What’s wrong with unfiltered beer? Nothing, traditionally speaking. Grains like oats and wheat, which brewers have used for hundreds of years, are known for rendering cloudy beer. But when it’s a hazy American IPA, people start arguing.
Common ale yeast actually possesses resistant cell walls that makes it difficult to digest. New research now suggests that the principal reason our bodies are able to derive nutrients from yeast is with help from friendly bacteria that resides almost exclusively in our gut.
With the recent boom in wild ales and sour beers, yeast is having a serious moment in the spotlight. But more experimentation means breweries risk exposure to cross-contamination and infection. That’s why Avery Brewing Co. teamed up with the University of Colorado to genetically sequence yeast strains.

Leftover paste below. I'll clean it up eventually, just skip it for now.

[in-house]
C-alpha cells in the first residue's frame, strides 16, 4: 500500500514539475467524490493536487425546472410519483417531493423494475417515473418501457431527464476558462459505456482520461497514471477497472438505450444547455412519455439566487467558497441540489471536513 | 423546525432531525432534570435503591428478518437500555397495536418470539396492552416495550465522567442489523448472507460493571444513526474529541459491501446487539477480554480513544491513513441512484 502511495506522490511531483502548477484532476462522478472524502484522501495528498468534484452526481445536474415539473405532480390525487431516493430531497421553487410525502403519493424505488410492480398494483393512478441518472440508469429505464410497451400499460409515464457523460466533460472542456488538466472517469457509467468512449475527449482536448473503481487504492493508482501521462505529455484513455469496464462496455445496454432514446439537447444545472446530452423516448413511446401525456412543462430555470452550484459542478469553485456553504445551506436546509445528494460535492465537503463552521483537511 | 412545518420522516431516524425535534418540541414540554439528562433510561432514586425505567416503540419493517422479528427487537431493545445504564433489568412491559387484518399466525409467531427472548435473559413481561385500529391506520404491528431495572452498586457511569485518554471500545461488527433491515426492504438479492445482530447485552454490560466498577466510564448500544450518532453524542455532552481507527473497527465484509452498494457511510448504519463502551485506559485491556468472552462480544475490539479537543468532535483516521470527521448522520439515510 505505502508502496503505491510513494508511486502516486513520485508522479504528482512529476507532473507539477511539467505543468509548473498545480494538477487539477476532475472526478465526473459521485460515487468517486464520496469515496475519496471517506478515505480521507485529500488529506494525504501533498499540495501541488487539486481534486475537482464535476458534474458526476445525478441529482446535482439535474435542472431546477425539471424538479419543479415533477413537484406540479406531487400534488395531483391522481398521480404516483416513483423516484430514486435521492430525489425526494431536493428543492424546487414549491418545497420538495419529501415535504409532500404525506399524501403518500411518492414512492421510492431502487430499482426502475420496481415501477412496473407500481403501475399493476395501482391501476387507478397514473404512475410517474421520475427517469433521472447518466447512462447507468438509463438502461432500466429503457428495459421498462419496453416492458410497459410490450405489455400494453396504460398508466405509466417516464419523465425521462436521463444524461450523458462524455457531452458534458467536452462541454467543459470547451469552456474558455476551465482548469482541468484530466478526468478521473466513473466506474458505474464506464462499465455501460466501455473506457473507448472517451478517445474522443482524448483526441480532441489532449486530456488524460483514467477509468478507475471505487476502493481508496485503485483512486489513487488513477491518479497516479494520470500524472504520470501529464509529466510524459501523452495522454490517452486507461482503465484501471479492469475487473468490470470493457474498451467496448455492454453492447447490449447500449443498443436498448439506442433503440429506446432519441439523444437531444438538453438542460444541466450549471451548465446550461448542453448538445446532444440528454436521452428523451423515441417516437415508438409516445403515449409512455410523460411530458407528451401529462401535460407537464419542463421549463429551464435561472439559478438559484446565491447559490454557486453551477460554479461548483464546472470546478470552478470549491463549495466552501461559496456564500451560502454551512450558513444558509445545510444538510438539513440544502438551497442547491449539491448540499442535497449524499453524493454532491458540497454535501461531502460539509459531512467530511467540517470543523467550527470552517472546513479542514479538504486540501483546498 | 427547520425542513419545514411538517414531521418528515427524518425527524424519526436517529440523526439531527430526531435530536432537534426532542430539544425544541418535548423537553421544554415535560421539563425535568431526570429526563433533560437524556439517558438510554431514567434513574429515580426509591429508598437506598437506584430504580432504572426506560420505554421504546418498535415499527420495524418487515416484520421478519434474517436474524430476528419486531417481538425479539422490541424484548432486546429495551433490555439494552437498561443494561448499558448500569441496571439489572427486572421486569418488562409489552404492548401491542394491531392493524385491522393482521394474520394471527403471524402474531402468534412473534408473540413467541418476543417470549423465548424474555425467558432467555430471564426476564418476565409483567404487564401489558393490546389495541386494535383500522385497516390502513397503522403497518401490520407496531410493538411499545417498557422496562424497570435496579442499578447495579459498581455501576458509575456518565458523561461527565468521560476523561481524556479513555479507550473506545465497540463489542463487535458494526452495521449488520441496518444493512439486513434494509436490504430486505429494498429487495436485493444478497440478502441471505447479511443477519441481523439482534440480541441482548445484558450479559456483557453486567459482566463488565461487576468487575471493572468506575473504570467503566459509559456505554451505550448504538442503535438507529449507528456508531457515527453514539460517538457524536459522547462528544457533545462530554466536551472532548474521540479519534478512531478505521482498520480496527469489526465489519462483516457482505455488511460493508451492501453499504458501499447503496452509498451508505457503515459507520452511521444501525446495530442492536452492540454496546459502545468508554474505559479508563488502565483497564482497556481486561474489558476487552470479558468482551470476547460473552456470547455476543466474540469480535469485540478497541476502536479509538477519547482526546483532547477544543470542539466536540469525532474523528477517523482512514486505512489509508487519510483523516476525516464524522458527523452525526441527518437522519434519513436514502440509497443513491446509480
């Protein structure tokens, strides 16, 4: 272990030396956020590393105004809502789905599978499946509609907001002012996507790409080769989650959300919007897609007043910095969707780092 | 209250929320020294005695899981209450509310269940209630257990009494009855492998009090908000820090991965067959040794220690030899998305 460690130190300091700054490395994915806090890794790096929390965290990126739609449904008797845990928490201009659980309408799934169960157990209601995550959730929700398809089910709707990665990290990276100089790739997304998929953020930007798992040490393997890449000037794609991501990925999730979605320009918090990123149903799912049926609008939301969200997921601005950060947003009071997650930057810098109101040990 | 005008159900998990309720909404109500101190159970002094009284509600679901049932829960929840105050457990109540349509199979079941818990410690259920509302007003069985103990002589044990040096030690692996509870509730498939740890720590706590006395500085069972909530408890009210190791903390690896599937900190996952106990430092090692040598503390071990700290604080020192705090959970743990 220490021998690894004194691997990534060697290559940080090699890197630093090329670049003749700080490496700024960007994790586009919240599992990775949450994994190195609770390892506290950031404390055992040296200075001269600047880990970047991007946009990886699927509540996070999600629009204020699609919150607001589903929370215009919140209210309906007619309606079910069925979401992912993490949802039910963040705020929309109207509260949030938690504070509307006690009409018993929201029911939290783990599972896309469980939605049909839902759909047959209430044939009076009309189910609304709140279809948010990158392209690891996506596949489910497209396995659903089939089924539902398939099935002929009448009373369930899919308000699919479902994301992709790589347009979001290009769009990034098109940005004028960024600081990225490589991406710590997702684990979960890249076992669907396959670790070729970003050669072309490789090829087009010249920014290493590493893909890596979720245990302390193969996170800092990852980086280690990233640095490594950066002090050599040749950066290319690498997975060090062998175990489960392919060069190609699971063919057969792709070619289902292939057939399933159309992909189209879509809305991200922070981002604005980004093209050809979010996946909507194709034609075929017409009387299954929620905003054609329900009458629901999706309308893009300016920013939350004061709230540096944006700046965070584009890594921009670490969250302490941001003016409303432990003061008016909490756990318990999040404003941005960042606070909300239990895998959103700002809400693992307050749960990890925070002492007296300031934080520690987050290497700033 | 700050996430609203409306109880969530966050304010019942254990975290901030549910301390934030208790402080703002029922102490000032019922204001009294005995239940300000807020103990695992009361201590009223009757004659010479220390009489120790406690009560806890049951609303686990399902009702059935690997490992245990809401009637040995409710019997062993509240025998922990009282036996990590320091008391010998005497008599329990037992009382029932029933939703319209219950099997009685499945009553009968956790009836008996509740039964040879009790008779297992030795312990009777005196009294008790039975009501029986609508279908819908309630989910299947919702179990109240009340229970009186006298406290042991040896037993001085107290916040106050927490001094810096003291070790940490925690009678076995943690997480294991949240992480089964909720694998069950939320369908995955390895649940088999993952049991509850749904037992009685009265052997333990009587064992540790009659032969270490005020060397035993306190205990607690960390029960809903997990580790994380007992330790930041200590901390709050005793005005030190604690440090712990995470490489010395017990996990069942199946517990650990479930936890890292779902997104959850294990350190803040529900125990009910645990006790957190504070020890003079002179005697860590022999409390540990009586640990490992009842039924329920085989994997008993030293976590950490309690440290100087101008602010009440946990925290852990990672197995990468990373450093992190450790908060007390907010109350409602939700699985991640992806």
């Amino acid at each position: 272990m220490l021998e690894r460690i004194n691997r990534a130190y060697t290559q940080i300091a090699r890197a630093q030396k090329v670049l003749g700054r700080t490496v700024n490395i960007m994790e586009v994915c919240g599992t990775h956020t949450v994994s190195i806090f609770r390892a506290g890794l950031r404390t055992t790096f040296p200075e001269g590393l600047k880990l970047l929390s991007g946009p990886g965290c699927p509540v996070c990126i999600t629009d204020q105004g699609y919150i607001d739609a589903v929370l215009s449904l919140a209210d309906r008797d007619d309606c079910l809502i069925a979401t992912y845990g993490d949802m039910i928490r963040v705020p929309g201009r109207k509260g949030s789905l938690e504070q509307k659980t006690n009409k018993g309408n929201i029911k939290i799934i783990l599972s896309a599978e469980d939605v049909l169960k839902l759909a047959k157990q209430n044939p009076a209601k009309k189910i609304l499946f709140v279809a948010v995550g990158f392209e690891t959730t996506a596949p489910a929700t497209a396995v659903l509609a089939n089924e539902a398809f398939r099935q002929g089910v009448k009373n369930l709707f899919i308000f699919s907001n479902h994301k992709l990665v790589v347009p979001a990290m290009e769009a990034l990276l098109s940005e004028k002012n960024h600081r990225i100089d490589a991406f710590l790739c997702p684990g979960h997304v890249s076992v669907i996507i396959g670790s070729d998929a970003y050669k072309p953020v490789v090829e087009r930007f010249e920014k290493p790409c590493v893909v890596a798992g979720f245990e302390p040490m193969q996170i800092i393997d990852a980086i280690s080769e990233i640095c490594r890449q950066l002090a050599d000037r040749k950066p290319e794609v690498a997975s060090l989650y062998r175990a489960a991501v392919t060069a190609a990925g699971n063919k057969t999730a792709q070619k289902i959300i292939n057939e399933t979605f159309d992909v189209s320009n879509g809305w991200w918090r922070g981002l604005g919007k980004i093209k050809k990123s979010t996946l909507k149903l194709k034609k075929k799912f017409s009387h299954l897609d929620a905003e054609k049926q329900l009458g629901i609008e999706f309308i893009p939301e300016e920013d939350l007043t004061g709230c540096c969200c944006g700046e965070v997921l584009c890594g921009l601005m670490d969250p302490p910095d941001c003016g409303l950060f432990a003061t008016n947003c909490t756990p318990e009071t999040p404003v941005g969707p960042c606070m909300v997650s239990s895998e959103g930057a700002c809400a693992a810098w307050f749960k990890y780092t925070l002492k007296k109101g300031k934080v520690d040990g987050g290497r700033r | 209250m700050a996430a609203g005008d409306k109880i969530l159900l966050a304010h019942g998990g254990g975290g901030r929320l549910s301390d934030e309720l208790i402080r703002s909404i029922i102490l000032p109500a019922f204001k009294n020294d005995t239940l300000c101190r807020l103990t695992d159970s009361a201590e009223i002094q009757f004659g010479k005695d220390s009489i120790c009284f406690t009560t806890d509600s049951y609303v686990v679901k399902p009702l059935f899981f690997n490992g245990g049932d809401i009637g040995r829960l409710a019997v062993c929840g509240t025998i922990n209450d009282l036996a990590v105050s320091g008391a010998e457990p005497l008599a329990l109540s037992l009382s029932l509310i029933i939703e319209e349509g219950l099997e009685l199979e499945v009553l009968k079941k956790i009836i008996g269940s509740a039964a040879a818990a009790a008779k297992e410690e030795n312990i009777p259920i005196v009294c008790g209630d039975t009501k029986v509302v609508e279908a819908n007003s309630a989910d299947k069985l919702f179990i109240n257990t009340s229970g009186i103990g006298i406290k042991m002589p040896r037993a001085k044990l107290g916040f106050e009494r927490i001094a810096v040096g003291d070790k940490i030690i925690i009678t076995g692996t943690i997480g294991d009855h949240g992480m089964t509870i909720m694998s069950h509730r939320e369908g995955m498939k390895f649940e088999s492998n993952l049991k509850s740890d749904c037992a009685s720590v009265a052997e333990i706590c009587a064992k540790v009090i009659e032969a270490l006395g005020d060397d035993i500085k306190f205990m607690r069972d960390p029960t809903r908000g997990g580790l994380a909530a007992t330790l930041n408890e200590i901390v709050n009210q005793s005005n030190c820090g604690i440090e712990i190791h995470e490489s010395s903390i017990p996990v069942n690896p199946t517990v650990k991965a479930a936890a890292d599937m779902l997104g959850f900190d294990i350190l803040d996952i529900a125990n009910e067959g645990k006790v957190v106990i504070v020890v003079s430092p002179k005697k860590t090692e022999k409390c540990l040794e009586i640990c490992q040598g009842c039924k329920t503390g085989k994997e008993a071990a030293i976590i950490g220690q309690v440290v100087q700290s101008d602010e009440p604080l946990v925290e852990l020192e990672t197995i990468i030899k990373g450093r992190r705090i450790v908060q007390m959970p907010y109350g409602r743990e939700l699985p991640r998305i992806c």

The story of the world’s first Leafcutter Ant Saison starts in the days leading up to São Paulo, Brazil’s O Mercado, an epic gastronomy fair that brings together more than 20,000 foodies, chefs, restaurateurs and a handful of brewers.
Over the last few years, there have been rumblings that olive oil can be added to beer instead of oxygen. Like milk fortifying our bones, yeast need oxygen to build strong cell walls. The idea is that olive oil contains oleic acid, an unsaturated fatty acid that could be enough to promote yeast growth.
A group of young scientists in Germany have managed to brew a beer with added flavors that doesn’t break the Reinheitsgebot, the 1516 purity law. By tinkering with the genes in yeast, students at the Technical University of Munich have engineered the microorganisms to impart additional flavors and substances to their beers, like lemon and caffeine.